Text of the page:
The International Paralympic Committee (IPC) has released the shortlist for the 2021 International Women’s Day Recognition, with winners to be announced on 8 March’s global celebration of women and gender equality.
This is the second year, since its inception in 2013, the International Women’s Day Recognition has expanded into categories, awarding primarily women in the Paralympic Movement who inspire and emulate the Paralympic ideals, and serve as positive role models.
Five outstanding female candidates each, make up the Builder and Next Generation categories, respectively. Three organisations have been shortlisted for the National Paralympic Committee and International Federation (NPC/IF) category.
The winners will be decided by the IPC’s Women in Sport Committee, chaired by Rita van Driel, who said:
“The 2021 International Women’s Day Recognition supports one of the IPC’s key strategic objectives, which is to promote gender balance in leadership positions across the Paralympic Movement. I can say without doubt that the 2021 nominations process has been our strongest to date, and we are hugely encouraged by the number of entries which showed women across the Movement breaking down barriers that restrict participation and implementing initiatives that engage more women at all levels and positions in Paralympic sport.”
This category recognises sustained and consistent leadership over a period of time, advocacy, overall contributions and impact promoting and supporting women in sport:
Batoul Moshref Javadi – The Deputy of Women Students’ Affairs Across the Country in Iran also serves on NPC Iran’s executive board, shedding light on the abilities and challenges for women. She is also the Vice President of Women Affairs for the Iran Sports Federation for the Disabled.
Kate Caithness CBE – The President of the World Curling Federation is one of the two women International Federation Presidents. Caithness has developed wheelchair curling by running try-out sessions in Scotland, before playing a central part in the introduction of the World Wheelchair Curling Championship in 2002 and eventually wheelchair curling’s place at the 2006 Paralympic Winter Games. She was instrumental in the recent introduction of the wheelchair mixed doubles to the Paralympic programme.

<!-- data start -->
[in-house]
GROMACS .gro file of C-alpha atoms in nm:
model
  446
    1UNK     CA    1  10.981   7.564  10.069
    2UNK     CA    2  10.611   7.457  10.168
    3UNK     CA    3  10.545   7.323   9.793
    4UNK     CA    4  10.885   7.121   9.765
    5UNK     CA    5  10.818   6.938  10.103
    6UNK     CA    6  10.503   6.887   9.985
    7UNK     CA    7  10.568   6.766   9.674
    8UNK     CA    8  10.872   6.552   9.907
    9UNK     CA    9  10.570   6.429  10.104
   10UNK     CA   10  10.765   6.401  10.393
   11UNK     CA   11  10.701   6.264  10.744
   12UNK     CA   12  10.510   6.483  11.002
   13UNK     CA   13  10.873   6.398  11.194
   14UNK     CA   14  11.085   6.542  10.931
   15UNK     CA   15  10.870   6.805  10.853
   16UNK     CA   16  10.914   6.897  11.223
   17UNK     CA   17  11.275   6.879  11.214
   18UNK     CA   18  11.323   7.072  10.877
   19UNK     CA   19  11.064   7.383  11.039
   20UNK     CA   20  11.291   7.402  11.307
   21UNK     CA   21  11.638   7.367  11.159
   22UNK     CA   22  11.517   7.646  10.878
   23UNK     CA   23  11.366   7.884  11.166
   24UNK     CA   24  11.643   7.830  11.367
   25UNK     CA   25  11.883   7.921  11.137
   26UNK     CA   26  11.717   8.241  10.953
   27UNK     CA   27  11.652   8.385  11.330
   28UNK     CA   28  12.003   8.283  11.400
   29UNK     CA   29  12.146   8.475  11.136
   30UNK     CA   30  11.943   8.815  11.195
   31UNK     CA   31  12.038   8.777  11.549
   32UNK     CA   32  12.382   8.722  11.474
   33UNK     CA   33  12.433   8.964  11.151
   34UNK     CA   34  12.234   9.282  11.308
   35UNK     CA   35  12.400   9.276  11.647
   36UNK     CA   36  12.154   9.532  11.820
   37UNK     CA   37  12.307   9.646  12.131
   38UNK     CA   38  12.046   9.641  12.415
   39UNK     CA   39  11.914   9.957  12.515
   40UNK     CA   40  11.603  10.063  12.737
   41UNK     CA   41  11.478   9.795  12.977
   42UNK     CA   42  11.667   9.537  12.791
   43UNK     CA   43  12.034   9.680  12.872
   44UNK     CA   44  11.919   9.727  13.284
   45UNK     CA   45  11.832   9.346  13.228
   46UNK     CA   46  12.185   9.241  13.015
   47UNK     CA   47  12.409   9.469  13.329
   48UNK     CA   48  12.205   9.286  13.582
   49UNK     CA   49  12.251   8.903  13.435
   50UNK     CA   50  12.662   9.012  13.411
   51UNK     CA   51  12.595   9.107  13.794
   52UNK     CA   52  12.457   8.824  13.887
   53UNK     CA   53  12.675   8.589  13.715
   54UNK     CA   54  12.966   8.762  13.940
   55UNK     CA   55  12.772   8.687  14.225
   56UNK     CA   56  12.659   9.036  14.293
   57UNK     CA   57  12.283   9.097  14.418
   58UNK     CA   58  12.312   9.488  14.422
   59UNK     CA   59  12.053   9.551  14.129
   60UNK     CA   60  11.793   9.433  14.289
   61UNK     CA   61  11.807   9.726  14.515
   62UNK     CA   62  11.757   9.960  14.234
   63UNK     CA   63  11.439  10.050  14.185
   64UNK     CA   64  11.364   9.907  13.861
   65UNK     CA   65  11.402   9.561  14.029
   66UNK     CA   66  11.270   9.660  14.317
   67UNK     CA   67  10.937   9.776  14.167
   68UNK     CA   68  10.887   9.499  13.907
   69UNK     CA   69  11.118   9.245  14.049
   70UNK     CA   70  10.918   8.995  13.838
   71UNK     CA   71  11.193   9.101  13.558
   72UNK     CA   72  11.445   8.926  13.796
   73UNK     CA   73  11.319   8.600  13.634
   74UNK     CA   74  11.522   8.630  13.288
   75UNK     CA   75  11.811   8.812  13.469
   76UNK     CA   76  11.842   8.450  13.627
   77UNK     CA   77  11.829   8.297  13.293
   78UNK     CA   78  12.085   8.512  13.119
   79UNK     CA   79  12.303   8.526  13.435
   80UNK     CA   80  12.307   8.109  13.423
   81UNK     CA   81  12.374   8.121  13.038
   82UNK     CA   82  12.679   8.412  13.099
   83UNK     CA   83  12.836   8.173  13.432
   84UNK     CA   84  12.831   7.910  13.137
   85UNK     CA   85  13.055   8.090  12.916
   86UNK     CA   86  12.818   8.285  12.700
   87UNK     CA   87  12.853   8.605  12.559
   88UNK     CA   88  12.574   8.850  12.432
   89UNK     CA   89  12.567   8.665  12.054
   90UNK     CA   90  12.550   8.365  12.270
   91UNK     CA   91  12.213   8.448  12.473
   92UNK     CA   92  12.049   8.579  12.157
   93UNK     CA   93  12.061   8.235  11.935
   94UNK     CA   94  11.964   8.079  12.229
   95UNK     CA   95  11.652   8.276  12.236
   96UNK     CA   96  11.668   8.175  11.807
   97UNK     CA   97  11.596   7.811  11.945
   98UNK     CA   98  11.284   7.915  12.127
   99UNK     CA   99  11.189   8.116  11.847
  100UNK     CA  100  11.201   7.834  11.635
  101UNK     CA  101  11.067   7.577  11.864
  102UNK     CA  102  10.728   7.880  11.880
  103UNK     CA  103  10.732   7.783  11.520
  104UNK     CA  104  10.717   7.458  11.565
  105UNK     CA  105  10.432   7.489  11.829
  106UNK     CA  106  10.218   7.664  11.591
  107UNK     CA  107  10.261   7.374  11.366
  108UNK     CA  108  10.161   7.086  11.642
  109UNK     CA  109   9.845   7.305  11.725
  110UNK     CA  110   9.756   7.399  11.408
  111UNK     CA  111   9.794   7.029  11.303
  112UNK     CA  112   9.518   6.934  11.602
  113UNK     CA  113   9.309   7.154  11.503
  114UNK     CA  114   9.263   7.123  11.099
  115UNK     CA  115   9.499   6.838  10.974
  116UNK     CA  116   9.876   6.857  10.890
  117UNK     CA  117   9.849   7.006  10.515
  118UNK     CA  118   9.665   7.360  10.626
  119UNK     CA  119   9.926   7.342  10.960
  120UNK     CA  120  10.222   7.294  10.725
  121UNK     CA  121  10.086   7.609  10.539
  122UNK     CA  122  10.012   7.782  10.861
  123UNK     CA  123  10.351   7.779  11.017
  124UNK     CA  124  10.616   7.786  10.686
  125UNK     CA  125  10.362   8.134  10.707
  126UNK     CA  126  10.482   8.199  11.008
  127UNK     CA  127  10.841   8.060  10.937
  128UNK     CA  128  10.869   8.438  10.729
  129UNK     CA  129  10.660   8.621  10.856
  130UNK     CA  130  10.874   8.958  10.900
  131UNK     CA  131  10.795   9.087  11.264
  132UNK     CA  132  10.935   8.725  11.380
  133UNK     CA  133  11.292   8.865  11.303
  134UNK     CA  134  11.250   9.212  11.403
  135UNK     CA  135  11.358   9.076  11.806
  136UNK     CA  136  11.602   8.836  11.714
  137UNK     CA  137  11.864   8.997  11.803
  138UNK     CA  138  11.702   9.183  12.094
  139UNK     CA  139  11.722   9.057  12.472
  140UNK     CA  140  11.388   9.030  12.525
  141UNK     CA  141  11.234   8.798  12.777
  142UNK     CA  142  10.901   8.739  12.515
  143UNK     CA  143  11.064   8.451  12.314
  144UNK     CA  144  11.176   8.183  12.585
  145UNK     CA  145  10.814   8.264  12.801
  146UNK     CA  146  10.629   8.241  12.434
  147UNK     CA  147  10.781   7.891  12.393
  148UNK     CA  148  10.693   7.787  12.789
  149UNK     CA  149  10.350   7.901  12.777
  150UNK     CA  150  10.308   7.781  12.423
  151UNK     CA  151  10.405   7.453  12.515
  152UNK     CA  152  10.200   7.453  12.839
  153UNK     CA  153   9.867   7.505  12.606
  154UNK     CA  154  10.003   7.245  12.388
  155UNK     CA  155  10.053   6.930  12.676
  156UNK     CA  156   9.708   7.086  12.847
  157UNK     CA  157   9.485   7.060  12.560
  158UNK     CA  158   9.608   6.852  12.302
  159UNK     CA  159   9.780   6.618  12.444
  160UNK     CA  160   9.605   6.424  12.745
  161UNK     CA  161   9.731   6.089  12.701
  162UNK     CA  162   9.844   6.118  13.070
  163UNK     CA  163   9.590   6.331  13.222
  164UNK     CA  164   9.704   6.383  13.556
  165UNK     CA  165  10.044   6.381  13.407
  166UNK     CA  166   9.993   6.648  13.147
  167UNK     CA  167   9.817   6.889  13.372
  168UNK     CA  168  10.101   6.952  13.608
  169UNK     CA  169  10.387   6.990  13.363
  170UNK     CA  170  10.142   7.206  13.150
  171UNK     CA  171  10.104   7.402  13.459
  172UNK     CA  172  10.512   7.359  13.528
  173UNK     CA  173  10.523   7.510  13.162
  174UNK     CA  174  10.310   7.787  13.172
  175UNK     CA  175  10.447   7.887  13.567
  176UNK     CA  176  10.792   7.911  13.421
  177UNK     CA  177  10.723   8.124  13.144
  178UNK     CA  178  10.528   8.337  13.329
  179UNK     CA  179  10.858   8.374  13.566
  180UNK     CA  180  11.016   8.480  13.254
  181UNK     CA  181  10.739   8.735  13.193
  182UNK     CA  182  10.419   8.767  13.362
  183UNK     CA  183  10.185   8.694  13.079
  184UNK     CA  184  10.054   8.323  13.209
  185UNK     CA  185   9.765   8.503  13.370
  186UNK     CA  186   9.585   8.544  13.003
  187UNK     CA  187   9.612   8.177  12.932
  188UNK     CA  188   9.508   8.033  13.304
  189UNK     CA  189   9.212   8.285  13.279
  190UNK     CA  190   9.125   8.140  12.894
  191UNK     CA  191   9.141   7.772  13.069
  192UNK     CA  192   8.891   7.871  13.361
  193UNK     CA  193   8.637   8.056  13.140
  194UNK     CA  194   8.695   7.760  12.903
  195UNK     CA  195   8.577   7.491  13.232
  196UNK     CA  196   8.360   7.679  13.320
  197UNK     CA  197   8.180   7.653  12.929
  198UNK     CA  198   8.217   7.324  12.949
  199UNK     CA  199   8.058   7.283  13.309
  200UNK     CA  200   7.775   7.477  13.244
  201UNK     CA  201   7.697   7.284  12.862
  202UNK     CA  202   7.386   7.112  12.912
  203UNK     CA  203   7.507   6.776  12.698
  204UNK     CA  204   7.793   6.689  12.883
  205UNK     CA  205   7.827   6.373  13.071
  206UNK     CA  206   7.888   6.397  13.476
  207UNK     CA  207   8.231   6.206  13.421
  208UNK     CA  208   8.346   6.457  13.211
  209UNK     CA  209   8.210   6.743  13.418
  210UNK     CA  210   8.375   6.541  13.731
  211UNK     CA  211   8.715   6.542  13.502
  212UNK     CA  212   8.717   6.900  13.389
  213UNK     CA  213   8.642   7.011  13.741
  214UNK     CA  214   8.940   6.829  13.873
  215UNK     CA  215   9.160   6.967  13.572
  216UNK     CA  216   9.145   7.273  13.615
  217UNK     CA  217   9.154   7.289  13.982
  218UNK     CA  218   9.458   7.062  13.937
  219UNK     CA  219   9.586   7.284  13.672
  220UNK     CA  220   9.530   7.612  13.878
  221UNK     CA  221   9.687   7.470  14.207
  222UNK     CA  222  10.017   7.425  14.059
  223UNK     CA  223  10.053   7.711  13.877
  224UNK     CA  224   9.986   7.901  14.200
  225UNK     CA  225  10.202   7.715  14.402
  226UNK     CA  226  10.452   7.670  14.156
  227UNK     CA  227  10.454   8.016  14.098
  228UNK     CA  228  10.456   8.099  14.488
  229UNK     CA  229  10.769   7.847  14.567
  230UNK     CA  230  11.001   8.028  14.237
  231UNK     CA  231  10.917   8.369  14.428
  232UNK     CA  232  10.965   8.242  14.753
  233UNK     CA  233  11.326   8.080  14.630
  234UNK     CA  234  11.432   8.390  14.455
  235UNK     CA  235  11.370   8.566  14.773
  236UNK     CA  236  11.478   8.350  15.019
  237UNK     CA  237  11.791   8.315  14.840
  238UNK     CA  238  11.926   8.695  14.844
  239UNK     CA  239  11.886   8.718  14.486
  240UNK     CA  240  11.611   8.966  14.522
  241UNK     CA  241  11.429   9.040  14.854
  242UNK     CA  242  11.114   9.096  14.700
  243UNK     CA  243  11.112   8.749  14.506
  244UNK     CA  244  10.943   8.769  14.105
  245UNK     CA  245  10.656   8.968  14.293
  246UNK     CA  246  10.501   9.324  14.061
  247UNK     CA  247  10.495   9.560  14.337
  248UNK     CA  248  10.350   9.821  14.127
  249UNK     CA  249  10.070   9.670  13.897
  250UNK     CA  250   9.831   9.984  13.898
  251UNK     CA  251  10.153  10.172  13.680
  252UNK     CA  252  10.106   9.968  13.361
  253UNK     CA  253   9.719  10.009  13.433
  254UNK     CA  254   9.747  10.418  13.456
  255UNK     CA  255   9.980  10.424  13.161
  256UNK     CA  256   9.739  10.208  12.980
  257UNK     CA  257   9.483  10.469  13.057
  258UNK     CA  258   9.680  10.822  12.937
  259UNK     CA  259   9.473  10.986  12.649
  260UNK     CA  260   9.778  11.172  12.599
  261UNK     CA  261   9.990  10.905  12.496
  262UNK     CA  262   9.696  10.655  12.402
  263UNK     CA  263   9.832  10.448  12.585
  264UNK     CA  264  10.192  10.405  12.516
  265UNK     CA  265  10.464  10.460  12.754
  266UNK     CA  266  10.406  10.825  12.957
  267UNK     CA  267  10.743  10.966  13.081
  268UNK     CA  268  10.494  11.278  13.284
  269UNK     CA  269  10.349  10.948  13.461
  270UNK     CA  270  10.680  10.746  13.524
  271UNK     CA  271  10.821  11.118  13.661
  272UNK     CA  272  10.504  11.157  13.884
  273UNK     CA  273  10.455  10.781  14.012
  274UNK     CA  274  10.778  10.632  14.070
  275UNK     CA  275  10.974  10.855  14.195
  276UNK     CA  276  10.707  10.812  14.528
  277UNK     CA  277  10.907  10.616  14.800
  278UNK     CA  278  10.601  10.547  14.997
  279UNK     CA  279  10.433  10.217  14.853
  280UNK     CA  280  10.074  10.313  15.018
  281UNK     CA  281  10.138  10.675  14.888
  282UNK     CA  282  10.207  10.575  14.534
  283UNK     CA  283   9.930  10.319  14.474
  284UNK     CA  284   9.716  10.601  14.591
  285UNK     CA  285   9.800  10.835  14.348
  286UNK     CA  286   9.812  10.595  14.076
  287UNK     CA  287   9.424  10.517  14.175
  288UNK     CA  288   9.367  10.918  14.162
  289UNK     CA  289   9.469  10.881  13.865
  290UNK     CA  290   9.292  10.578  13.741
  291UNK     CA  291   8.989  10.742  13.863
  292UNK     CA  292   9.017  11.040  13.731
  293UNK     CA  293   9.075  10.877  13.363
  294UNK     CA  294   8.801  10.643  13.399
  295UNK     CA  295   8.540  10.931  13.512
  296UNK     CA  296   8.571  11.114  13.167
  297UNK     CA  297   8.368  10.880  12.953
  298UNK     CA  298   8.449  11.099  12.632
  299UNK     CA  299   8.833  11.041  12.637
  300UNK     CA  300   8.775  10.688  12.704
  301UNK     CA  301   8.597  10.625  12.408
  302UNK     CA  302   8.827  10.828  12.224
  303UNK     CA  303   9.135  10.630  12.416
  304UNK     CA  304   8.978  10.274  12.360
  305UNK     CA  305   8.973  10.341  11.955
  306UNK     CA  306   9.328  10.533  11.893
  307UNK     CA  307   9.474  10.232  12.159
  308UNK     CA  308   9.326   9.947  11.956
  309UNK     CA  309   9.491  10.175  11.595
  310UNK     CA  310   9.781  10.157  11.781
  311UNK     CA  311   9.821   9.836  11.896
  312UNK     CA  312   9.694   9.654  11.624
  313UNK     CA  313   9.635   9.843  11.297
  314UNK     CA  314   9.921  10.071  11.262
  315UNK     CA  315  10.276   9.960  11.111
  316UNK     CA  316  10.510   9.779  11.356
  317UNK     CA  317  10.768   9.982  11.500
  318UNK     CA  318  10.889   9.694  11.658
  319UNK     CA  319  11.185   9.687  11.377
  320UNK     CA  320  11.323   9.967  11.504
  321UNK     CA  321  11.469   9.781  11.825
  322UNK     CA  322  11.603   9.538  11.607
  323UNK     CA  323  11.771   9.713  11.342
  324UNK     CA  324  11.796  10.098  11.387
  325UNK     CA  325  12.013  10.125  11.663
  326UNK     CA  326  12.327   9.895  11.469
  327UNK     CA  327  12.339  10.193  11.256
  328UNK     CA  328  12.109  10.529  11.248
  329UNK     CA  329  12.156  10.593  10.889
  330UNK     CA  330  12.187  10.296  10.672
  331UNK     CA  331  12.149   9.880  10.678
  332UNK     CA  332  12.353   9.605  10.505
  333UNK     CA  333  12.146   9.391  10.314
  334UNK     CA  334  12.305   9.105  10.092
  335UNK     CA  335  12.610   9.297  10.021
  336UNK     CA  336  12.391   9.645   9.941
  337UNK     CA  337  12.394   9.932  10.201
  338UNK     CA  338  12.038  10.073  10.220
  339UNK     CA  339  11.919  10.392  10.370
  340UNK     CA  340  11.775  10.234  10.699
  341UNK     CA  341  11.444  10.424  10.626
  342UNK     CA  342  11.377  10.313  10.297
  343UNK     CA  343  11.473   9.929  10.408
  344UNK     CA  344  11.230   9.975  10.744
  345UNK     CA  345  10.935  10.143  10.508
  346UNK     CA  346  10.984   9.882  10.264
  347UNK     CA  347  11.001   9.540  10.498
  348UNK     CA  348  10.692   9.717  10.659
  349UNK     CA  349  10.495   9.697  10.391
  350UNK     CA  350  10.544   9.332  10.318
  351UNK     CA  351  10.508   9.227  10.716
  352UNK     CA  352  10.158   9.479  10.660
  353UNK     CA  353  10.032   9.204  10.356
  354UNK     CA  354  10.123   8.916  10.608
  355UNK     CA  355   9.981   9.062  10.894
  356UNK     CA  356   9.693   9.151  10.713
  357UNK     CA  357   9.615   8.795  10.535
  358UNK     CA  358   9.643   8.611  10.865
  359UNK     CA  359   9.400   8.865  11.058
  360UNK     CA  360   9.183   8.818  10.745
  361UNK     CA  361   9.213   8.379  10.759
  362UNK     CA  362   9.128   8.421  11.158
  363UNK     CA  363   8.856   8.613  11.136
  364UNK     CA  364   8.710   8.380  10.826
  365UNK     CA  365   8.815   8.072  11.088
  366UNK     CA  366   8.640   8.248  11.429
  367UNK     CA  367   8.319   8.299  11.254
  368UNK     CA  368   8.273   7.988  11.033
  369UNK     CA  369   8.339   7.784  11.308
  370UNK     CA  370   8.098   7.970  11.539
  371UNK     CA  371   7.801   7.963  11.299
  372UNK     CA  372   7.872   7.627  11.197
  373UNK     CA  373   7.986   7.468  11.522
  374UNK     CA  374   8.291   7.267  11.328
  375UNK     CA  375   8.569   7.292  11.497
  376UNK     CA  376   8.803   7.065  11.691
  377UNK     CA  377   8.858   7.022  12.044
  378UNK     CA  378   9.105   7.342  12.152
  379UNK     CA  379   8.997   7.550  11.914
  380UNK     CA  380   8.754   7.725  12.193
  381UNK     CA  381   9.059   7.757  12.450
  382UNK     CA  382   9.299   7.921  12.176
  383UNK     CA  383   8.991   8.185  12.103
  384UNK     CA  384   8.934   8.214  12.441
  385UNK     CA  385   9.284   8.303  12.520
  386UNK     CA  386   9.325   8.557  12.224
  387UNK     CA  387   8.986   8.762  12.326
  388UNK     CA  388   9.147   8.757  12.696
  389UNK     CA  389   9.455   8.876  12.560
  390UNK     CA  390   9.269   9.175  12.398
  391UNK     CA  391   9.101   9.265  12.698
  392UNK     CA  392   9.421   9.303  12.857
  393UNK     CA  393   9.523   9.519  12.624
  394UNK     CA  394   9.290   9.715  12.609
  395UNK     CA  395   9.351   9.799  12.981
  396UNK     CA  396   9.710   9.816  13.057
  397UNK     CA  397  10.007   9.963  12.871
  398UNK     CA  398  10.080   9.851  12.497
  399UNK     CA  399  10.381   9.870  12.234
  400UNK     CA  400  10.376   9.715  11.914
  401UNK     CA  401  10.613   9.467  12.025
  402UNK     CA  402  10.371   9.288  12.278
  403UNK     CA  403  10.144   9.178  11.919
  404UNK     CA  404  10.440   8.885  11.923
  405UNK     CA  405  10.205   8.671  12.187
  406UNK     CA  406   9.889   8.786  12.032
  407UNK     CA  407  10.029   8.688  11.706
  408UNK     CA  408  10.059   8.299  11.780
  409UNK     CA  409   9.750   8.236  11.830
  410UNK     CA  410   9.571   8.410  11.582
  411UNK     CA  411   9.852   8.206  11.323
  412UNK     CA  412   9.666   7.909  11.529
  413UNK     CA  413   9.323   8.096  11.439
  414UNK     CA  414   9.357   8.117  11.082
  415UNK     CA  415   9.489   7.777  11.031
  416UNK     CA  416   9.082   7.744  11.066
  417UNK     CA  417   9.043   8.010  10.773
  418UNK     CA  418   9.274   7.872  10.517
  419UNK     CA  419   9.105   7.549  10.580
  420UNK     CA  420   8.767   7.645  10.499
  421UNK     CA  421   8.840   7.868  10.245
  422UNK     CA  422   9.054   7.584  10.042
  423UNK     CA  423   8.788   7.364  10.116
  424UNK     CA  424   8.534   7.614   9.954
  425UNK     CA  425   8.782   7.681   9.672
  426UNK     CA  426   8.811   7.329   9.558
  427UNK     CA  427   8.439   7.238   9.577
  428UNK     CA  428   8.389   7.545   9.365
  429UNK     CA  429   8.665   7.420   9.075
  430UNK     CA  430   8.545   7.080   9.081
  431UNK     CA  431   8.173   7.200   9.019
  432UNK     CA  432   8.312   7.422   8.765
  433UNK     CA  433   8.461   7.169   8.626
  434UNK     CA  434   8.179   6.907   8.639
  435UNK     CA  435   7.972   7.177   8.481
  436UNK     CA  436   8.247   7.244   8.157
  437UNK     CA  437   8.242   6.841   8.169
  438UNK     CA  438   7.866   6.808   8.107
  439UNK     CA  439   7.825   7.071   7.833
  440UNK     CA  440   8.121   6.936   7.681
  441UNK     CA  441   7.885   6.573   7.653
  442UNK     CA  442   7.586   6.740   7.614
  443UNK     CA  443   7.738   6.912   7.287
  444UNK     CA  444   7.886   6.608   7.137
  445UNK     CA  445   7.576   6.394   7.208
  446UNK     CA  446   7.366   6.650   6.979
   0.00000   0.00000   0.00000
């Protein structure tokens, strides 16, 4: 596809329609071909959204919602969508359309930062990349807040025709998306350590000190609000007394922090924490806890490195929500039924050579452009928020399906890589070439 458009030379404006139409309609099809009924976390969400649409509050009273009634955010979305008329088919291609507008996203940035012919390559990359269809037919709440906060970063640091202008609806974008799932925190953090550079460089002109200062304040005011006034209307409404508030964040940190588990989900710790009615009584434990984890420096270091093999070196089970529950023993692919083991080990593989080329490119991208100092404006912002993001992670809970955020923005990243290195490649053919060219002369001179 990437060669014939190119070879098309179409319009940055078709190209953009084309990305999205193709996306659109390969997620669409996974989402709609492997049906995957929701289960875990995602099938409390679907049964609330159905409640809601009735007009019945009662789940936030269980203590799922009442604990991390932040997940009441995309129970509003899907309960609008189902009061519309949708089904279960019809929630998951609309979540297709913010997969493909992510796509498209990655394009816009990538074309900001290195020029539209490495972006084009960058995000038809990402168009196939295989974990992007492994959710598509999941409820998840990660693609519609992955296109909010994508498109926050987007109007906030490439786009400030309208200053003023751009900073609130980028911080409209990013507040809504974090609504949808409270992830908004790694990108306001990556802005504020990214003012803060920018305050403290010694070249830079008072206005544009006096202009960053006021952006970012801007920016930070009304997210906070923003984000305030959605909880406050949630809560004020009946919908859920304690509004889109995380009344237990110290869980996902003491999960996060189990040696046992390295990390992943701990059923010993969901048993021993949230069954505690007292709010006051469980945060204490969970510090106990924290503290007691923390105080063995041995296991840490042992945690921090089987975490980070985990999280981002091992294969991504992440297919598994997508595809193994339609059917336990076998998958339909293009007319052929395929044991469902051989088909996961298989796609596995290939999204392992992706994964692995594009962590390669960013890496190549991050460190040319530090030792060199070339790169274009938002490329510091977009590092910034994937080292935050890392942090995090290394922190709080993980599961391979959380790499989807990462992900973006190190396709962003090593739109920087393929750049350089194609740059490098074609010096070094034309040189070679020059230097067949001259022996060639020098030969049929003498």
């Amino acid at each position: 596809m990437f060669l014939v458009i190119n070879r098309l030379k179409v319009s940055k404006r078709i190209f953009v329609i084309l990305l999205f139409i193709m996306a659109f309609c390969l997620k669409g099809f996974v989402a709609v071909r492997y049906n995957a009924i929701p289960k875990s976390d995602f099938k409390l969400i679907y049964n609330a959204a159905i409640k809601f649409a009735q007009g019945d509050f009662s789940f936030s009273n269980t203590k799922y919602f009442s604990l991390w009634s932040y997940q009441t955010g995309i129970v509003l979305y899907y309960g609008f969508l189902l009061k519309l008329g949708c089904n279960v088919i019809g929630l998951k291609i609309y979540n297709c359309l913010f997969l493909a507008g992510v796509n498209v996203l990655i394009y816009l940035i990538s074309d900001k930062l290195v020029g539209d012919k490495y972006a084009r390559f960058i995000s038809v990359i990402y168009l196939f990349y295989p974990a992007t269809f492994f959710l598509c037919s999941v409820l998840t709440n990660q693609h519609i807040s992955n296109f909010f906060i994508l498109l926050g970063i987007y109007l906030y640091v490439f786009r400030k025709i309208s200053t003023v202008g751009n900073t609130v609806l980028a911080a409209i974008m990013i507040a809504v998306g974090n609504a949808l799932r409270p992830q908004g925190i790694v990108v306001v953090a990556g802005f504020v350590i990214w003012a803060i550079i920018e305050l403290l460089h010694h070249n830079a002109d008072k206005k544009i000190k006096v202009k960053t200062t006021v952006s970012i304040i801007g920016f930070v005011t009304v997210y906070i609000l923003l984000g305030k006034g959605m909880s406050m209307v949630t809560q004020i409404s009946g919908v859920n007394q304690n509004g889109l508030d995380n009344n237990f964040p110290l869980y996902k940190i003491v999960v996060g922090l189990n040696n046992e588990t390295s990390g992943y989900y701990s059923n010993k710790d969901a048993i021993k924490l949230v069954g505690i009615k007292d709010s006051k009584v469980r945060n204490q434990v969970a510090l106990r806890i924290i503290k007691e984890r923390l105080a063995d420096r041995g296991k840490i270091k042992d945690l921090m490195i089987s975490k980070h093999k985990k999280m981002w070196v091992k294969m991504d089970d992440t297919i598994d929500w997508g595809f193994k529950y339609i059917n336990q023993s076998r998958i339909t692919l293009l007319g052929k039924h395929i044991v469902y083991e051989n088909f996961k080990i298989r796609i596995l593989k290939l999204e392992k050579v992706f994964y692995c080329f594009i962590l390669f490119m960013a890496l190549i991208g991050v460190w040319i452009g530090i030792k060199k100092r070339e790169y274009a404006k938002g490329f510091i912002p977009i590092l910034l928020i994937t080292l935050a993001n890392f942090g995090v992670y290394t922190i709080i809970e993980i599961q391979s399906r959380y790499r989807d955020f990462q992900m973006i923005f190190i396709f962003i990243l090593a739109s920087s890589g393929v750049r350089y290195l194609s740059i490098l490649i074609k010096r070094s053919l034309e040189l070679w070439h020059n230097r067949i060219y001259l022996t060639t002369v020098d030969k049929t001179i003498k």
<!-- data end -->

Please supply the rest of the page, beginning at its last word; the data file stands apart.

Ann Cody – The Paralympic champion currently oversees the International Disability Rights portfolio at the US Department of State, where she works to promote inclusivity and fight discrimination for persons with disabilities globally. She has also held leadership positions at the US Olympic & Paralympic Committee, IPC and International Olympic Committee.
Ming-chu Mu – Having served as the President of the Chinese Taipei Paralympic Committee since 1992, Dr Mu has led the nation to its Paralympic debut at Barcelona 1992 and since, worked towards popularising Para sports at home and increasing women’s participation.
Shaenaz Voss – Through mentoring, Voss has been building a platform for Para sports in Fiji, and her efforts are evident in terms of the growth of women leaders within NPC Fiji, both at executive and operational levels. In her current Presidency role, NPC Fiji has 43 per cent female representation on the Executive Board and is working to elevate female athletes, such as Naibili Vatunisolo, who hopes to be the country’s third female Paralympian.
This category honours emerging leadership, advocacy, overall contributions and impact promoting and supporting women in sport. Candidates in this category are considered to be in the early stage of their career: